• Climate Change and the Future of Mono Lake

    Climate Change and the Future of Mono Lake

    Understanding the climate history of Mono Lake will help scientists understand the future impact of climate change. This is no esoteric question for Los Angeles, which depends in part on Mono Lake’s watershed for drinking water, green lawns, agriculture and industry.

  • The Pluvial Continues… Has the Long Rain Epoch Begun?

    The Pluvial Continues… Has the Long Rain Epoch Begun?

    Daily comparisons on TV or other media sources are typically based upon recent climate and ignore the past. Dased upon paleo records, the full picture indicates that we are sitting in one of the more unusually wet periods of the last 500 years.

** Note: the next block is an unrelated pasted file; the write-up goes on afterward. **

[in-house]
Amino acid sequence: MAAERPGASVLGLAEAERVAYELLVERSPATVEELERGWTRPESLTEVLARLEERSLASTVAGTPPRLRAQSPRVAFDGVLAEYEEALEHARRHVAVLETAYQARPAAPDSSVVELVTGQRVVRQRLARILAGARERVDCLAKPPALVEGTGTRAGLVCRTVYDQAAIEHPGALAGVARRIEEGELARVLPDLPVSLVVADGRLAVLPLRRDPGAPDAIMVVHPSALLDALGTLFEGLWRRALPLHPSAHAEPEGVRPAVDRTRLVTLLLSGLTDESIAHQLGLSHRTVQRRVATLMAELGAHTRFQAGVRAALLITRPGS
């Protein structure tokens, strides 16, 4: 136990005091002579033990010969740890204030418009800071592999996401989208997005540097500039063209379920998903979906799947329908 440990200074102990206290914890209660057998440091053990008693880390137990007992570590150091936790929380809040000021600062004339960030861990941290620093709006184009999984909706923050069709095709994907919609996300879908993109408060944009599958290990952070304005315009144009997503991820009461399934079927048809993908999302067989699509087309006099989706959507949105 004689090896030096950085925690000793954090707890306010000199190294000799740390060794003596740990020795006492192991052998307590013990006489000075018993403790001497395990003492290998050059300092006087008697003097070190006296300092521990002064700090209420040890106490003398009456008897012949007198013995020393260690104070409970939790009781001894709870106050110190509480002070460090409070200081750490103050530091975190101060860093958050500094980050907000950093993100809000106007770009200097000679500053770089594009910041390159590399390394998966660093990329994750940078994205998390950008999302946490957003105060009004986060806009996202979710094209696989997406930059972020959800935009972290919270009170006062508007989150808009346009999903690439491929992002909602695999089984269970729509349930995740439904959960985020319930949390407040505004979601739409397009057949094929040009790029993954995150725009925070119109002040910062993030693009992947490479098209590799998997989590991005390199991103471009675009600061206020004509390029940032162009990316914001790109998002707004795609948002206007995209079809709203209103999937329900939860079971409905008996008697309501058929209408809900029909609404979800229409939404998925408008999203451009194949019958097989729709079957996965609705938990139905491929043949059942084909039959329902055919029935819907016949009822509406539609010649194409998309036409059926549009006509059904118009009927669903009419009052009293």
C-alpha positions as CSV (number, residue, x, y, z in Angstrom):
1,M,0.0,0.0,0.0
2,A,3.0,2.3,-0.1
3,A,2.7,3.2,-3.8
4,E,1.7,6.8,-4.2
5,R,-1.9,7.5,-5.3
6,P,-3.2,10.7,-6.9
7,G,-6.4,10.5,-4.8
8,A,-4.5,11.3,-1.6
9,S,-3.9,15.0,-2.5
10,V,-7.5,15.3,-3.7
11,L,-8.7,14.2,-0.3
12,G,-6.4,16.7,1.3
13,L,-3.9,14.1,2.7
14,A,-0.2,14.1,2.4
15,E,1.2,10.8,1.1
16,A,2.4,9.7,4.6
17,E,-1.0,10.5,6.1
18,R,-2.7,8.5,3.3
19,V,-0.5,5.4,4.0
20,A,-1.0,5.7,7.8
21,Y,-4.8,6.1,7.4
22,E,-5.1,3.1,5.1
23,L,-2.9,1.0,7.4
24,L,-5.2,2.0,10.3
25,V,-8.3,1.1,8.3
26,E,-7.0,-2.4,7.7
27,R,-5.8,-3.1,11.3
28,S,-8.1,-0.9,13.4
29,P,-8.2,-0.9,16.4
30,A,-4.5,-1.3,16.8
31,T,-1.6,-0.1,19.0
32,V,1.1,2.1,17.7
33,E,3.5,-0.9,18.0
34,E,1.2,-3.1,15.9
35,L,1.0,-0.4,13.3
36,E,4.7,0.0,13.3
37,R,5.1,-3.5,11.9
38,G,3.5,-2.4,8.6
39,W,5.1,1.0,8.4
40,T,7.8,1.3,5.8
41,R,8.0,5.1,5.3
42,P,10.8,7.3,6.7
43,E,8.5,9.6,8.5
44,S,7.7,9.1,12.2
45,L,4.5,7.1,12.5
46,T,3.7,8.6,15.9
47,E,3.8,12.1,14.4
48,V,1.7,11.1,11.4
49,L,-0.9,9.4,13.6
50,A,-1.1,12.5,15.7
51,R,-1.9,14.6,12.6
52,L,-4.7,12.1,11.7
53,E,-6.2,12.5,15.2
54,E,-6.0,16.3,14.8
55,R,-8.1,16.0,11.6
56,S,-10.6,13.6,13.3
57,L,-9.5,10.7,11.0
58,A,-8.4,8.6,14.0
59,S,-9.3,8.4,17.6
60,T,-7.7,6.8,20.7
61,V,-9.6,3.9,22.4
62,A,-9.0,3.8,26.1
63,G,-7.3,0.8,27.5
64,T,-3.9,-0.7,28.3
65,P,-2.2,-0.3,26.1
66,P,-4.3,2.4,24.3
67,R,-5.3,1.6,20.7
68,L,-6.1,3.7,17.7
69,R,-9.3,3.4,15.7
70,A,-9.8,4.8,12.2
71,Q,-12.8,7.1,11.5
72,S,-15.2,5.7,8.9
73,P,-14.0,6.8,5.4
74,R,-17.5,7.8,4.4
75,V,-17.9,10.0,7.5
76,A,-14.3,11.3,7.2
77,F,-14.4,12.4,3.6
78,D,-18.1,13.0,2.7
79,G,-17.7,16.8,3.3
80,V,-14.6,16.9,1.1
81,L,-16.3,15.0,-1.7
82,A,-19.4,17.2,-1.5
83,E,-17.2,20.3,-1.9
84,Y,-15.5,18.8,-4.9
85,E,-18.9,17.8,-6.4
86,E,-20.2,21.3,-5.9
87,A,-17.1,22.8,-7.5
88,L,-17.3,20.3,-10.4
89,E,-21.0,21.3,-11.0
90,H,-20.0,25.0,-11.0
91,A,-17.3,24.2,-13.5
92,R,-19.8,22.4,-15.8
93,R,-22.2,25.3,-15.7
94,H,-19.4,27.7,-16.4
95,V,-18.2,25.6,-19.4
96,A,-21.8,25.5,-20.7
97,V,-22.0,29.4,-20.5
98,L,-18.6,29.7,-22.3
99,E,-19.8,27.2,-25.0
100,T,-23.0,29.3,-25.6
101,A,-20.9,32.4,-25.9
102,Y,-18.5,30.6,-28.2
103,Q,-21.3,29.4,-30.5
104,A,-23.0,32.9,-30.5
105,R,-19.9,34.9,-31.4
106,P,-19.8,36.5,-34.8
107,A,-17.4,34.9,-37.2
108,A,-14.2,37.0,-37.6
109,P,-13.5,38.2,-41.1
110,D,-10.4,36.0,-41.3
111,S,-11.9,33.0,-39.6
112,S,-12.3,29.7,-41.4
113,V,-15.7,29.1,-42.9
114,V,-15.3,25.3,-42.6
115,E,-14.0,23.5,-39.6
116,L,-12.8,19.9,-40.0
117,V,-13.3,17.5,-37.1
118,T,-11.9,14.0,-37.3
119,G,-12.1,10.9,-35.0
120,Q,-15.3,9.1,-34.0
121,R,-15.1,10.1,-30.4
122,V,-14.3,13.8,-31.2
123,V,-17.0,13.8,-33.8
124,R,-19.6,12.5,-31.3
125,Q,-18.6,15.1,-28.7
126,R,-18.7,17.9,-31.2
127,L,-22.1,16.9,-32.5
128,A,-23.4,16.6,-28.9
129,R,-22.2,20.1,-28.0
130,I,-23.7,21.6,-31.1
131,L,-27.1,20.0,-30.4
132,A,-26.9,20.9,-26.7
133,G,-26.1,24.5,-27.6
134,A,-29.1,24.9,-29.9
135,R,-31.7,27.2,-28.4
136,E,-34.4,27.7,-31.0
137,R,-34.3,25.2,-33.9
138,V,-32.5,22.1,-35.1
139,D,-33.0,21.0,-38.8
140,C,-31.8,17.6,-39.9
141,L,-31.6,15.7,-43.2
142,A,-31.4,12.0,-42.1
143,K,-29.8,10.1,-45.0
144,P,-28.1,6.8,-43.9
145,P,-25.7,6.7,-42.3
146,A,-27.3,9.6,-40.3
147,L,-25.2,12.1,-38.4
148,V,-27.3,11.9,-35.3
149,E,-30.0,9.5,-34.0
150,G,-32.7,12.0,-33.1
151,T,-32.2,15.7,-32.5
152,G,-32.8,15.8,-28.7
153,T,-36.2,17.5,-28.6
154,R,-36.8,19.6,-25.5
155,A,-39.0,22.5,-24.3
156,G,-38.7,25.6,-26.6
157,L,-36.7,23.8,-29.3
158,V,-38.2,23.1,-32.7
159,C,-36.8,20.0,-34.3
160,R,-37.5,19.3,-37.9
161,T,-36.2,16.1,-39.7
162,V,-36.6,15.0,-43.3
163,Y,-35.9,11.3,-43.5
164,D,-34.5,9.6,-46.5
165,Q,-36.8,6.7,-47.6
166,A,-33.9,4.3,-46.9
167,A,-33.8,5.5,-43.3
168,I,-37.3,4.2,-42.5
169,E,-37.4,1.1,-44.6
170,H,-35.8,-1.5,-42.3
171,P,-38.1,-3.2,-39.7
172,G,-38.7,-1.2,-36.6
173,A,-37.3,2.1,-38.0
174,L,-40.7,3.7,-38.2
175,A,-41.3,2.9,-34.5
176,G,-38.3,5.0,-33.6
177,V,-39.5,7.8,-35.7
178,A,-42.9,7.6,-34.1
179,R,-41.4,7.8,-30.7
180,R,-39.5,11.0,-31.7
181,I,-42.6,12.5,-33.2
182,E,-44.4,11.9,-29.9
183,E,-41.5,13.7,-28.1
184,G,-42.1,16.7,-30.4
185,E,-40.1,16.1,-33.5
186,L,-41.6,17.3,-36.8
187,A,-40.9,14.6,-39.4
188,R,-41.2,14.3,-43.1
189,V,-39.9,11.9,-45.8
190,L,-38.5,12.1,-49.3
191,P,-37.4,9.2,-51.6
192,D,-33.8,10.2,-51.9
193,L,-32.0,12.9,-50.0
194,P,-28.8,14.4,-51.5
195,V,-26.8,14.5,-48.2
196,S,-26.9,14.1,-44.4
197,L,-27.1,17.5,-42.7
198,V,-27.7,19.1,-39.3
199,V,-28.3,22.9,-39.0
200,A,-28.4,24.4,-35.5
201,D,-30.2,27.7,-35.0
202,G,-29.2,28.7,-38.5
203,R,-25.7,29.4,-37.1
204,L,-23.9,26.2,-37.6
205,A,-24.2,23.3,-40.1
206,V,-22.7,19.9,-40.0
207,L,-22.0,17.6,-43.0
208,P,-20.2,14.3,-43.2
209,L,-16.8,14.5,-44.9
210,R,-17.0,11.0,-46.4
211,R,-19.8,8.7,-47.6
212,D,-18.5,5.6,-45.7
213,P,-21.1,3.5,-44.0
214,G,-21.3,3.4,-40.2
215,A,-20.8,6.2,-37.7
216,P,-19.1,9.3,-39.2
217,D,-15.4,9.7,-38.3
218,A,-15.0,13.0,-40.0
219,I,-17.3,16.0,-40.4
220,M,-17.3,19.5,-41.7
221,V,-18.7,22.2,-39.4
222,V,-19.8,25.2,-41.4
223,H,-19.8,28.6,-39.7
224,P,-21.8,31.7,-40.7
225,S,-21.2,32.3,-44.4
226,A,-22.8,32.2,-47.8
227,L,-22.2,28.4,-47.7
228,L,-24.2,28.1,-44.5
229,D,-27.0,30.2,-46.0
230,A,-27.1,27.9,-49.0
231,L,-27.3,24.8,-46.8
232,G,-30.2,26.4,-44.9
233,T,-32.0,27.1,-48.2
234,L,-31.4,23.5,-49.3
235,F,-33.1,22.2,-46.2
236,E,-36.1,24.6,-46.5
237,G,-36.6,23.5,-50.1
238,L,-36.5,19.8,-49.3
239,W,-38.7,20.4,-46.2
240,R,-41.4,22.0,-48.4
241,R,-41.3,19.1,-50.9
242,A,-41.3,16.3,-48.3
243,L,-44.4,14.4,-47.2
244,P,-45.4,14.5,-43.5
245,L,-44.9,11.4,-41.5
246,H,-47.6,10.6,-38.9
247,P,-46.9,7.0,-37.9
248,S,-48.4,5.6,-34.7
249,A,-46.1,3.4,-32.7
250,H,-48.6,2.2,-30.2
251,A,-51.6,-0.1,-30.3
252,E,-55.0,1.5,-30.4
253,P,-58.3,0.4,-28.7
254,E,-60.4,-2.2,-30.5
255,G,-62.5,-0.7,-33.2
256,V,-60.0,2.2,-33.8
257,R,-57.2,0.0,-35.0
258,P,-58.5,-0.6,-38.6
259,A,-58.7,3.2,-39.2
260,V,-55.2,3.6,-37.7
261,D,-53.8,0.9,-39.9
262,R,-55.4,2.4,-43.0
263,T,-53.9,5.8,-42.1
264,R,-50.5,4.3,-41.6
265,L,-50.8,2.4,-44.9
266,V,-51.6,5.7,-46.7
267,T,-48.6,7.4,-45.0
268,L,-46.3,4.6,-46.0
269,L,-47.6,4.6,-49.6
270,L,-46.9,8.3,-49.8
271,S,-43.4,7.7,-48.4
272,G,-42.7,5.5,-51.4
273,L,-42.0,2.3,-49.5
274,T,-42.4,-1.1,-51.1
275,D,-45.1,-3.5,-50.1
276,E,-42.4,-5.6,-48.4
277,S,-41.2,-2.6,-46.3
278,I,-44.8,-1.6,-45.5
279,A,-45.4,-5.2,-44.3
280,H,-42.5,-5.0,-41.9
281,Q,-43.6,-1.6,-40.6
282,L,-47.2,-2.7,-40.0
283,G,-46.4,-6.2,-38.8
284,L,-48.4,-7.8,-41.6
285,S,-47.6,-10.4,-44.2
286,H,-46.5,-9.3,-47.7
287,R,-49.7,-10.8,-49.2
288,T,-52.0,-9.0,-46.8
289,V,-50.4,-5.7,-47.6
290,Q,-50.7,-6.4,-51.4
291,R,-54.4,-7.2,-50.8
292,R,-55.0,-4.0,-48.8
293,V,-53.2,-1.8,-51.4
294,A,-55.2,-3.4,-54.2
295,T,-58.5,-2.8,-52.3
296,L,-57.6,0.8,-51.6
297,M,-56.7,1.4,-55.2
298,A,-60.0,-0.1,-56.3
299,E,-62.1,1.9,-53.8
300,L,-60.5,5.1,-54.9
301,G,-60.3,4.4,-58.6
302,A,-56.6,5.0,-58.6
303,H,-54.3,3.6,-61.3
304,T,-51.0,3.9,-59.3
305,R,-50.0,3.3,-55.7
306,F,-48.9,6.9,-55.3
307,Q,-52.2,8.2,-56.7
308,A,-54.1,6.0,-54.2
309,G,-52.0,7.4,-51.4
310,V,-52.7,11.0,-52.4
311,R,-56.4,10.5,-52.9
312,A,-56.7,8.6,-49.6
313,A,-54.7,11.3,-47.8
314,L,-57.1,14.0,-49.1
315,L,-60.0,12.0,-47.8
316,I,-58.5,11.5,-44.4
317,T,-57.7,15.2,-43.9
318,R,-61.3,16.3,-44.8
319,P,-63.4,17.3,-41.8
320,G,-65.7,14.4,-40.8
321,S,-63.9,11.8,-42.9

• Q&A: Climate Change, Drought and the Future

    Q&A: Climate Change, Drought and the Future

    “One of the ways that climate change is going to manifest is through warmer temperatures. … What we are seeing, in line with our projections, is that even if you assume constant precipitation, the temperature effects are so large that it is going to dry things out. This is going to have really big impacts…

  • Managing Water in a Dry Land

    Managing Water in a Dry Land

    Since 2010, the Earth Institute’s International Research Institute for Climate and Society along with UNESCO and their colleagues in Chile have been working with Elqui’s water authority to help them use seasonal forecasts as way to better allocate water and prepare for droughts.

  • The Sahel Is Getting Wetter, But Will It Last?

    The Sahel Is Getting Wetter, But Will It Last?

    New research gives a unifying explanation of the Sahel’s past, present and future climate patterns.

  • Poor Ethiopian Farmers Receive ‘Unprecedented’ Insurance Payout

    Poor Ethiopian Farmers Receive ‘Unprecedented’ Insurance Payout

    Thanks to a groundbreaking new program that relies on advanced satellite technology, a weather index insurance payout of unprecedented scale will benefit poor African farmers.